After four and a half months of big hits, electrifying tries, fiercely contested set pieces, and a few long-range drop goals, we’ve reached the semi-final stage of the European Rugby Champions Cup.
The four teams who are left to duke it out in Europe’s premier club rugby tournament are all thoroughly deserving of their spots.
The first of the two semis is an all English affair with the undefeated Saracens taking on the free running London Wasps.
Which of these two will book their place in the showpiece final? Let’s see if we can find out.
Saracens v London Wasps | Saturday 23 April | Madjeski Stadium | 16:00
To Win (80 Mins)
Saracens 9/20 | Draw 20/1 | Wasps 7/4
'Saries have been the dominant force in both the European Champions Cup and the Aviva Premiership this season. Mark McCall’s men are yet to taste defeat in Europe this term and are firm favourites with the bookies to claim the Champions Cup. They play an extremely organised brand of rugby that is reminiscent of that of the Highlanders.
Key to McCall’s men's success has been their ability to exit from deep inside their own half. Unlike most European teams, Saracens tend to take the ball through a few phases with their forwards so as to set an ideal platform for either Owen Farell or Richard Wigglesworth to clear from. This tactic allows Saracens to find far more distance on their clearances which helps ensure that they play the majority of the game inside the opposition half.
While their halfback pairing of Wigglesworth and Farell have been instrumental in Saracens run to the semi-final, they have been aided by a star-studded backing cast that features former Natal Sharks 12 Brad Barrett and incumbent Argentine 13 Marcelo Bosch in the centres, England flyer Chris Ashton and one of America’s greatest ever players, Chris Wyles on the wings, and mercurial youngster Alex Goode at fullback.
Impressed by that backline? Well, wait until you see their forwards.
Their front row of Mako Vunipola, Schalk Brits, and Petrus du Plessis have been immense at scrum time as well as in the loose. Their young locking duo of George Kruise and Maro Itoje have dominated at line-out time, while their loose trio of Michael Rhodes, Jackson Wray, and Billy Vunipoala are by far and away the most balanced combination in Europe.
The Wolf Pack have truly walked the walk this season. They’ve racked up an astonishing 249 points while only conceding 93 on route to a semi-final berth. While it was a hard-fought affair, they always seemed to have Northampton Saints at arms-length during their 29-20 quarter-final victory.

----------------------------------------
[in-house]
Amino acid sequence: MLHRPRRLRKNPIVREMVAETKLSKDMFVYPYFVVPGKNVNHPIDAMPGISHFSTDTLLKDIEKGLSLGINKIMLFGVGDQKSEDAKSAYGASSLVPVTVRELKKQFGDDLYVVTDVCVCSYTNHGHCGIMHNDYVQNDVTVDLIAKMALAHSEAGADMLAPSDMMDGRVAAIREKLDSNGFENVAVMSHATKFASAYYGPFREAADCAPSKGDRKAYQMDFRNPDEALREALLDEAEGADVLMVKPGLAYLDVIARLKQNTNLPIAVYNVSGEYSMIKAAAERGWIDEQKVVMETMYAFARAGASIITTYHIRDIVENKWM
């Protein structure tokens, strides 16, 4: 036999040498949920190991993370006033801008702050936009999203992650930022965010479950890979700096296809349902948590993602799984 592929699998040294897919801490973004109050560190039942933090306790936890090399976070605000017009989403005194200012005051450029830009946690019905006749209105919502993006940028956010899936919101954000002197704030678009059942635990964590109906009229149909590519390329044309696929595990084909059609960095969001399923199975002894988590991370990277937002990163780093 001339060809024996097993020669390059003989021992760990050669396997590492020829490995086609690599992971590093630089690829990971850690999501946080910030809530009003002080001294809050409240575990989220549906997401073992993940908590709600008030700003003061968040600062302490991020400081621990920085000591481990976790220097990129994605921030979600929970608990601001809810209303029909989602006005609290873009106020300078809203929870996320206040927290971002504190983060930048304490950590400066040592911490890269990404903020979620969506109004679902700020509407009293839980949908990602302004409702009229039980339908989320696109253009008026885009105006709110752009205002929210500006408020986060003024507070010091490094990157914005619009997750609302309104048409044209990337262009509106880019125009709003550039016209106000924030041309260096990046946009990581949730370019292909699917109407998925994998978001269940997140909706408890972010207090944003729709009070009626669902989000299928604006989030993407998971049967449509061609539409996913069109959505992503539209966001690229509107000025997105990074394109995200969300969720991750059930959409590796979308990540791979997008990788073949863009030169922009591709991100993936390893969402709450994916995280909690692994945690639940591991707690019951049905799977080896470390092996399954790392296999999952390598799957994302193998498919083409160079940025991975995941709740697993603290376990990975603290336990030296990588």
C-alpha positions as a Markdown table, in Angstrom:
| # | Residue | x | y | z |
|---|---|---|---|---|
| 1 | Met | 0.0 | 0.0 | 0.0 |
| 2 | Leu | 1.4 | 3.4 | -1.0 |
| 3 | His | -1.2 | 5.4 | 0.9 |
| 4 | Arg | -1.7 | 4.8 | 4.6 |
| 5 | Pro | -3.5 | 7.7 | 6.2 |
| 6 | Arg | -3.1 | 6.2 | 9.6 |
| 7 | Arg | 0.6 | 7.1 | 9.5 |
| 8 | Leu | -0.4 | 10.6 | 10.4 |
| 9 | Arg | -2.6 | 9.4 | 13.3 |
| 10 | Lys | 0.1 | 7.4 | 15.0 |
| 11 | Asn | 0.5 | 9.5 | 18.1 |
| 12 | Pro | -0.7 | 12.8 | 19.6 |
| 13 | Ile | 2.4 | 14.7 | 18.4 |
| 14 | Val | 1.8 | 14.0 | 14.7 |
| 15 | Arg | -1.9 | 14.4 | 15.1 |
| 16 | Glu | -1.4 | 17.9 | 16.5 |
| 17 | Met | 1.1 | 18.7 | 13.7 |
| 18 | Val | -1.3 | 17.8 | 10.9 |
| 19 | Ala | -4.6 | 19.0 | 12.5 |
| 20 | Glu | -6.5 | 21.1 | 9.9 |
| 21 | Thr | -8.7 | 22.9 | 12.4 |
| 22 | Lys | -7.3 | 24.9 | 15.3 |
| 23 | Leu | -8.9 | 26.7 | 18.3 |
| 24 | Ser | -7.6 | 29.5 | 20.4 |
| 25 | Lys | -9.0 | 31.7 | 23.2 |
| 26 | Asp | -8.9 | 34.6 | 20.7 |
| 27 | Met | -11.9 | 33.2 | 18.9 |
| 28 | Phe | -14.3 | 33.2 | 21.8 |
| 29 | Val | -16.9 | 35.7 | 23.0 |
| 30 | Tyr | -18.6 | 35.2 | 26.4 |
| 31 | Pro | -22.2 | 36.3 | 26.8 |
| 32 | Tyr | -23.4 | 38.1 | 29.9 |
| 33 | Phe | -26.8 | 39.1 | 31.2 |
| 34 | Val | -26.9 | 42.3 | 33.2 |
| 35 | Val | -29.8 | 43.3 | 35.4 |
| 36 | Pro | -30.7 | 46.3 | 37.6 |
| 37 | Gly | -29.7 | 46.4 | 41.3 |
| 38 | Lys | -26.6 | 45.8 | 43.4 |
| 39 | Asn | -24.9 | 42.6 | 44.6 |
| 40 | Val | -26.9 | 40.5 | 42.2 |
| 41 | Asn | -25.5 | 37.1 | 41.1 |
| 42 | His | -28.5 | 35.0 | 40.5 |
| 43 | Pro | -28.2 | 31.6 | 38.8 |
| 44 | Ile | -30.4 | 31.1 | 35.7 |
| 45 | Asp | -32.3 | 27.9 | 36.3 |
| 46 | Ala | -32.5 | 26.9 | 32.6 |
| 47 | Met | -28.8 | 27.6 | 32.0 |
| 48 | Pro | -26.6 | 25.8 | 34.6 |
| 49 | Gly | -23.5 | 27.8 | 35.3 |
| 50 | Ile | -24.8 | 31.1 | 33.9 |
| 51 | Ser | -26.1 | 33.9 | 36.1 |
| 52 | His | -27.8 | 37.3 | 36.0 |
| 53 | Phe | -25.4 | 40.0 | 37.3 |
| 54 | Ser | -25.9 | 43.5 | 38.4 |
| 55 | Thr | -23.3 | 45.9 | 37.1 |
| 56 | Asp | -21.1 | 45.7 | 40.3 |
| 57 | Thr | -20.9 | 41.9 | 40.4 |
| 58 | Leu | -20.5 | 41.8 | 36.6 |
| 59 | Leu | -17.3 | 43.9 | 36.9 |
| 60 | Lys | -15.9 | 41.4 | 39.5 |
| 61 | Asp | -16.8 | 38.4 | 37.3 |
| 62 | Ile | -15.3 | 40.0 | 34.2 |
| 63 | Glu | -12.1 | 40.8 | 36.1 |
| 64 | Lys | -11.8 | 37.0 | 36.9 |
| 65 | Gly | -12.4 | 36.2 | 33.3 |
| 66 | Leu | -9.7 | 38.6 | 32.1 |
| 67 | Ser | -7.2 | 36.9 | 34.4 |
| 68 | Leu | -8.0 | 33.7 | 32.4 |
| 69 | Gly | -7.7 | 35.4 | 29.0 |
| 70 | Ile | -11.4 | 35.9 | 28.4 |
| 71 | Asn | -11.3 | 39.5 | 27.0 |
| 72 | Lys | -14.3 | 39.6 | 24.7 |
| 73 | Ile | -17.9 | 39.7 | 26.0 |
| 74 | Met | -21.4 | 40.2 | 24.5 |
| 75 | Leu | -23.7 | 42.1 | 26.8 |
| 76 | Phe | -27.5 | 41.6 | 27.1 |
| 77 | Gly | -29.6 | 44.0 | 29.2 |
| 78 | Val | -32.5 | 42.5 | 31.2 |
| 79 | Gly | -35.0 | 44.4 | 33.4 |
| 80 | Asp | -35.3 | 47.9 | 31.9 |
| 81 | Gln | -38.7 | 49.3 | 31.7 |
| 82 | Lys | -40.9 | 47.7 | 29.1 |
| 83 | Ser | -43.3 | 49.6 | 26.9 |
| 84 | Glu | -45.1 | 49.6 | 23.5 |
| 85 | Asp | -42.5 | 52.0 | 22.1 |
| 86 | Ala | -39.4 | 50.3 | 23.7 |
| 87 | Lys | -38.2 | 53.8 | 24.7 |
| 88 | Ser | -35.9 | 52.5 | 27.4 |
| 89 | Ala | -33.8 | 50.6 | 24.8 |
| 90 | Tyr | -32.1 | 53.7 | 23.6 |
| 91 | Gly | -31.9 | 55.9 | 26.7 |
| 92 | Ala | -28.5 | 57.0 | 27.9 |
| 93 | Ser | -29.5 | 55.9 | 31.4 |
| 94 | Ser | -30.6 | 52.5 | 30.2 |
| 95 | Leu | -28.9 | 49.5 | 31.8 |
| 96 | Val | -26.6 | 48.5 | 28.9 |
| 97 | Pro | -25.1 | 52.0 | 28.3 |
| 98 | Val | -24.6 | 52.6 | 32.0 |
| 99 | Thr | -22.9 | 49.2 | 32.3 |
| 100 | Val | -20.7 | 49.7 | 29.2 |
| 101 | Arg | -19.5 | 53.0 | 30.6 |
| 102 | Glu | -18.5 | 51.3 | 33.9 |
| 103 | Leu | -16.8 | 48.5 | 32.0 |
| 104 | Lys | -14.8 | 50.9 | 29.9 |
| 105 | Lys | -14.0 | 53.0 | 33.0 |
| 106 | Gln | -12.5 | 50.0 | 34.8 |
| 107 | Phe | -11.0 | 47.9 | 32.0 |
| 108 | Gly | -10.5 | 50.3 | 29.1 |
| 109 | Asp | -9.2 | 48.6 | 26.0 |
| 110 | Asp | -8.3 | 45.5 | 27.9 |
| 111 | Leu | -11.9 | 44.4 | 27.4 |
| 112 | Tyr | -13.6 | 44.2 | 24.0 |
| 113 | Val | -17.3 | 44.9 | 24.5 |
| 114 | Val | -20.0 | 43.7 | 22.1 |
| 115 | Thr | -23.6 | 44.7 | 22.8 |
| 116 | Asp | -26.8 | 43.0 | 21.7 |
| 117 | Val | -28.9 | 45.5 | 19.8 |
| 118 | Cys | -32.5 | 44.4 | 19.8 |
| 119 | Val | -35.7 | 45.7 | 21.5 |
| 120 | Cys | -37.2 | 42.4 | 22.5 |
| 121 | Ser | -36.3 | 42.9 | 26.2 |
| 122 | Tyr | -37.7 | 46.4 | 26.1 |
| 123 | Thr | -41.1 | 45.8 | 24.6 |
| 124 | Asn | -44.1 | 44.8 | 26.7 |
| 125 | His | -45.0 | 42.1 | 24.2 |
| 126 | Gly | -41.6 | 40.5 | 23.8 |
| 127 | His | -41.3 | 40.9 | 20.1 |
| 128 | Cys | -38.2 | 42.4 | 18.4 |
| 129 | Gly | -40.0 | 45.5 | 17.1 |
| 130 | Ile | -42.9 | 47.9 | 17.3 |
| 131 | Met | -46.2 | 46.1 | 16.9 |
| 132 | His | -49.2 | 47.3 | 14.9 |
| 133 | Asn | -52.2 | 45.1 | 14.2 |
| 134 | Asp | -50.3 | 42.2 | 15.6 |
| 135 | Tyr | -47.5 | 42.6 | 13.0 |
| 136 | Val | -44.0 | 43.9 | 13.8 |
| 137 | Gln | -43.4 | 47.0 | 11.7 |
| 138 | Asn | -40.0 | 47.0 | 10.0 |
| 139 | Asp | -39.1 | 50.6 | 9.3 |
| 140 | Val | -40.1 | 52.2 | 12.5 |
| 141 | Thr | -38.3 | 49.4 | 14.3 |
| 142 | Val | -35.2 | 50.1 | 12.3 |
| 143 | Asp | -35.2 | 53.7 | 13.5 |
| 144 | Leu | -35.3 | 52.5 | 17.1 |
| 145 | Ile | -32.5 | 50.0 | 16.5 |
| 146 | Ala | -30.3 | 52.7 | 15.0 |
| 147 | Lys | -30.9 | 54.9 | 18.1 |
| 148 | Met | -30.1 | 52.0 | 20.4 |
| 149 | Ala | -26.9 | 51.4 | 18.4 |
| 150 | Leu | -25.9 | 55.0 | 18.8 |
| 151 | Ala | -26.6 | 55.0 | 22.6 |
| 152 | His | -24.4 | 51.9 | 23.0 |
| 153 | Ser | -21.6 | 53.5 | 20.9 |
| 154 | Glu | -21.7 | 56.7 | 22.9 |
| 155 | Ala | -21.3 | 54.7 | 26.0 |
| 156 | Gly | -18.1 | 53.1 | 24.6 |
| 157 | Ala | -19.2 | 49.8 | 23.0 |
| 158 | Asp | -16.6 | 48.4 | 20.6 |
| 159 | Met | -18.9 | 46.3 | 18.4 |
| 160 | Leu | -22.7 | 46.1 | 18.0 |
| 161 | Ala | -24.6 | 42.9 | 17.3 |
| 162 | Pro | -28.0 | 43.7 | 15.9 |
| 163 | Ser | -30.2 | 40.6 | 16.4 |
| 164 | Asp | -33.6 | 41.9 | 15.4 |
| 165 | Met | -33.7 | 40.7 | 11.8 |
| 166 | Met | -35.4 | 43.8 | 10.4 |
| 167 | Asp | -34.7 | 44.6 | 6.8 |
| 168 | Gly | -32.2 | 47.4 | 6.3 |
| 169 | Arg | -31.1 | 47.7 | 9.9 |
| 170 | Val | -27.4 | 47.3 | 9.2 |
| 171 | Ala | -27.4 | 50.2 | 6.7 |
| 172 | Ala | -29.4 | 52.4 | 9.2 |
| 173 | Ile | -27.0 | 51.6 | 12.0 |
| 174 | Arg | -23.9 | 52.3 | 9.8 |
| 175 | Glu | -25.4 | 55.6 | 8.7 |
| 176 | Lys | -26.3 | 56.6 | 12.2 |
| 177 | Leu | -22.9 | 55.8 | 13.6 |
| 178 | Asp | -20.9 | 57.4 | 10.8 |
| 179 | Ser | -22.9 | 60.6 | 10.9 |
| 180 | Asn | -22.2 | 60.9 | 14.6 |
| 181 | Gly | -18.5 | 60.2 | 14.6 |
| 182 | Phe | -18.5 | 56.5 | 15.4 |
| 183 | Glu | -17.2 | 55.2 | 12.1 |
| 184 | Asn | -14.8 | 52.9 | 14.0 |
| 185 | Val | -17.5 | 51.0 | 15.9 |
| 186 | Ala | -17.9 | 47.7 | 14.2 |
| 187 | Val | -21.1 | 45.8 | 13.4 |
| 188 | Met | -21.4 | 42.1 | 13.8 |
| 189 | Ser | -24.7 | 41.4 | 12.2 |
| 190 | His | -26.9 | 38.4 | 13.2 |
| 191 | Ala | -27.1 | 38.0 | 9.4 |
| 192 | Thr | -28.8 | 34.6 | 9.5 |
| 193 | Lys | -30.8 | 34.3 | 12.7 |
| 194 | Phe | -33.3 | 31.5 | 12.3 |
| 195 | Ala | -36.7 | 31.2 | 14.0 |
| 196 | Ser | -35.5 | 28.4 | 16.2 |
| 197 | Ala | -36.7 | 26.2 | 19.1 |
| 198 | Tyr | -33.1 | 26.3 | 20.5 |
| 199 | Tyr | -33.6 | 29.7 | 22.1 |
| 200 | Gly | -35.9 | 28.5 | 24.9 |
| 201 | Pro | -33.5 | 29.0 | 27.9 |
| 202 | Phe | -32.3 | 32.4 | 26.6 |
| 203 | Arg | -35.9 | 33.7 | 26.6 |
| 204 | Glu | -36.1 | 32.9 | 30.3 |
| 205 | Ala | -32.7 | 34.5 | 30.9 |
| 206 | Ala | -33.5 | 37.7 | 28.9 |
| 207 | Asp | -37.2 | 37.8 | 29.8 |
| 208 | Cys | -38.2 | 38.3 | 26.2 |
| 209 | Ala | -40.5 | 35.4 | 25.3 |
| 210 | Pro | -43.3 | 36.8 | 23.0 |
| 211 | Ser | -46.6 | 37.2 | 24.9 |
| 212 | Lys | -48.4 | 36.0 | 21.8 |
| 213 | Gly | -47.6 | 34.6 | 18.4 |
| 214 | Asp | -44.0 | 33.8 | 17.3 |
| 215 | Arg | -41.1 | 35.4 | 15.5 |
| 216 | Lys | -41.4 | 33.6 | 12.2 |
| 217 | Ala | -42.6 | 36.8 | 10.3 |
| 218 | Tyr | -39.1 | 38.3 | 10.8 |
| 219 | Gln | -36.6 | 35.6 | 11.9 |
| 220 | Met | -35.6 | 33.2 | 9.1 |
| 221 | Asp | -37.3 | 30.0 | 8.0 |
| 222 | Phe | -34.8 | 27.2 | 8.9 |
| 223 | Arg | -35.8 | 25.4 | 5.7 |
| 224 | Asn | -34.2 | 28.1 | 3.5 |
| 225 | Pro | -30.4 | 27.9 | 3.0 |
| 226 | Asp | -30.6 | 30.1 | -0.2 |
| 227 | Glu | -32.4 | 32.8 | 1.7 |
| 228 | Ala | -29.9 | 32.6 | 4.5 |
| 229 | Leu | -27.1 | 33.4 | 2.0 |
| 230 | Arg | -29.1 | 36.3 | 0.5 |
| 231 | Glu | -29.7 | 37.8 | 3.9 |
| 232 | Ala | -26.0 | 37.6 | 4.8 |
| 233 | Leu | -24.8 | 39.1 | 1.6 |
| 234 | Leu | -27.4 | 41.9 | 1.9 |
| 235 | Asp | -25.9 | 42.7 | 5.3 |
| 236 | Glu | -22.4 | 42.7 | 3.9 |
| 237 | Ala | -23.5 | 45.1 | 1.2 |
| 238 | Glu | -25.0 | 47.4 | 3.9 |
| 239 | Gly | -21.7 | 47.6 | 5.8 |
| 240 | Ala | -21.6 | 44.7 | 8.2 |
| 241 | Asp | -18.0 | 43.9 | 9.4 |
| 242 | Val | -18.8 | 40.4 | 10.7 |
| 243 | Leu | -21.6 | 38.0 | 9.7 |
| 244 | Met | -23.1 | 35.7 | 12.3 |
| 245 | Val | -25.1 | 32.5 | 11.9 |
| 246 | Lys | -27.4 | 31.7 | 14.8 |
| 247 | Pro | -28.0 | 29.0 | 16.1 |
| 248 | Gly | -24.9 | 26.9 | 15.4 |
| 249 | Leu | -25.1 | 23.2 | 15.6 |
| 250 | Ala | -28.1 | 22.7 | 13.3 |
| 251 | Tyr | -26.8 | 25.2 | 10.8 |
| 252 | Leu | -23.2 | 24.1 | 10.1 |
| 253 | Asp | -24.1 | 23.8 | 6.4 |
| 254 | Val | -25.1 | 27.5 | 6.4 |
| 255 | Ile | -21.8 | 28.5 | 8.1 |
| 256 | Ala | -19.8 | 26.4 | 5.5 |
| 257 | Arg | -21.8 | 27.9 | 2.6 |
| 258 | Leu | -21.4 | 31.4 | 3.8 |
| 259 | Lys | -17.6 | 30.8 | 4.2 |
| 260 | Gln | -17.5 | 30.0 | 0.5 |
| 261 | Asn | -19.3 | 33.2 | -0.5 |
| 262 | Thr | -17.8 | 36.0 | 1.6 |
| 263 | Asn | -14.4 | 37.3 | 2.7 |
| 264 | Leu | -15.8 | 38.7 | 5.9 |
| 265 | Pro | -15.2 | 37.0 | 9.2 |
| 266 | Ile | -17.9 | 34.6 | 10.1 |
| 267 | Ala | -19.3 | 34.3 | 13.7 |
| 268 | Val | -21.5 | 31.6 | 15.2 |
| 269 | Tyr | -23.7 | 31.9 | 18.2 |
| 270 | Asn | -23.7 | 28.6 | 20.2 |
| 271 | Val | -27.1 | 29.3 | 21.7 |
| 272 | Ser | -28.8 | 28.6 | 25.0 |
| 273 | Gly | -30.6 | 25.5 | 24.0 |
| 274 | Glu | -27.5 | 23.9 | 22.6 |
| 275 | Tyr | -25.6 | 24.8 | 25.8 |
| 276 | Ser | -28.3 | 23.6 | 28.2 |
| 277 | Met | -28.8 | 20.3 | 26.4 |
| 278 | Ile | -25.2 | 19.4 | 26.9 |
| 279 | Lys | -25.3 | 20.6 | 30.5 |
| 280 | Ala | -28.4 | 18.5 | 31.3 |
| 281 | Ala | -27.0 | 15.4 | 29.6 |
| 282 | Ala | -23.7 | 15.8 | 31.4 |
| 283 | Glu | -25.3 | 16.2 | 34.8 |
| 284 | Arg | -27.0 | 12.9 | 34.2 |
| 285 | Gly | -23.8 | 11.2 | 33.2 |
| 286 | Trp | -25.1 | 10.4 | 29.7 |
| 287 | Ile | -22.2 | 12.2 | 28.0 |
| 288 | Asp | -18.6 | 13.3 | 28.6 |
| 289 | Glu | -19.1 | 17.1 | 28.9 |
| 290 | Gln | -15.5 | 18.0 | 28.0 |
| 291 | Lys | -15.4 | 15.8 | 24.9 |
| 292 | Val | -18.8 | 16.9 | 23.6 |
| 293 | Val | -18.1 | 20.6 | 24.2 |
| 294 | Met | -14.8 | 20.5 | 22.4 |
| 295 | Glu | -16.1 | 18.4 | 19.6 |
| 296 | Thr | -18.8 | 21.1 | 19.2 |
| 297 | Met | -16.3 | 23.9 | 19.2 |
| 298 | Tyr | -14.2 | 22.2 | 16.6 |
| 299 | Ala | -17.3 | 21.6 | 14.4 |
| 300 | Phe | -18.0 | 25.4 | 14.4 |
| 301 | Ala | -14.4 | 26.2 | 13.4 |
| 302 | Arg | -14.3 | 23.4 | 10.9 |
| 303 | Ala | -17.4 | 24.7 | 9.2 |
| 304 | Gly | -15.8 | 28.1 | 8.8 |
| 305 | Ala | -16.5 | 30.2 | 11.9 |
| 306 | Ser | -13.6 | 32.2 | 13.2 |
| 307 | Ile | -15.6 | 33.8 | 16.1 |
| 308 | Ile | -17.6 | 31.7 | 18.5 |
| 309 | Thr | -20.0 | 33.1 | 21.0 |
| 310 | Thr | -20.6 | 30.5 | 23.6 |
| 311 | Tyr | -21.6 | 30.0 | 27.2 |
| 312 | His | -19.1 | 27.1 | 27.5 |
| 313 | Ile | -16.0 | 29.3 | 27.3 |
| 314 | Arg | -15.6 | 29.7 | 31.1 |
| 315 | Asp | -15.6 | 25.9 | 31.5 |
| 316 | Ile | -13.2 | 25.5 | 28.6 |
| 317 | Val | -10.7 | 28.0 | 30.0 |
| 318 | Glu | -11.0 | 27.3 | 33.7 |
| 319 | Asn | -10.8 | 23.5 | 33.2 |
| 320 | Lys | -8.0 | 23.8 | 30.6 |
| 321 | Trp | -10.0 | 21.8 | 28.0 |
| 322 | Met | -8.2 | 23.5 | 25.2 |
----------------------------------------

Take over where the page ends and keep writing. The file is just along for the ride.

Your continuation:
Mark McCall will want to rectify a few of the issues that were evident during that quarter-final win. The Saracens mentor may be a bit worried about his side seeming to suffer from a bout of stage fright during said fixture. But at the end of the day, this is a knockout tournament, and all that matters is that you get a win no matter how tight the score line ends up being.
The London Wasps are the best-attacking team in Europe by a country mile. Dai Young’s side play the most attractive brand of rugby north of the equator and have been rewarded with a place at Europe’s most exclusive rugby club; the European Champions Cup final four.
While Young is a fantastic coach, who wouldn’t look out of place coaching a Super Rugby side, the main reason for his side’s attacking swagger is their New Zealand imports. Auckland Blues old boys Charles Piutau and Frank Halai set the group stage of the Champions Cup alight with their explosive counter-attacking skills.
The duo has continued to be as devastating as they were during the early weeks of the tournament with both men crossing the whitewash in Wasps 25-24 victory over Exeter in the quarter-finals.
The Kiwi duo recently extend their ranks with Charles’ brother Siale being snatched up on a short-term deal in mid-February. The burly inside centre has made an immediate impact for Wasps scoring three tries in 11 Aviva Premiership appearances.
Like their opponents for Saturday, Wasps have a brilliant centre pairing in the aforementioned Siale Piatau and English youngster Elliot Daly. The latter has been in immaculate form with the boot this season nailing some pearlers from long range. His ability to convert a shot at goal from 50 to 56 meters out will come in handy this coming weekend.
Much like their opposition for this semi-final, Wasps have a forward pack to match their impressive backline. Their back row of former Auckland Blue Nathan Hughes, former Wallaby and turnover machine George Smith, as well as England talisman James Haskell form an imposing combination.
With their ability to steal ball at line-out time, Wasps’ second-row pairing of Joe Launchbury and Bradley Davies are capable of turning opposition hookers into quivering wrecks, while their front row of Matt Mullan, Carlo Fetuccia, and Jake Cooper-Wooley are capable of mixing it up with the best in Europe.
Wasps may not have had as flawless a run as Saracens on the way to the semis but they have still put in some impressive performances along the way. They managed to top a pool that featured defending champions Toulon, a Bath team packed with internationals, and Irish Giant Leinster. They then overcome a fired up Exeter Chiefs squad that had led for the majority of the fixture
Verdict: Saracens 9/20
Both teams come into this one off domestic victories. Their performances in those Aviva Premiership games have actually given me a great indicator to work off. While Wasps ran in a plethora of tries during their 53-35 victory over Worcester, they showed how porous their defense can be conceding four tries. While this attacking approach is to be admired, I think it will ultimately prove to be their downfall this weekend against a clinical and well-structured Saracens outfit.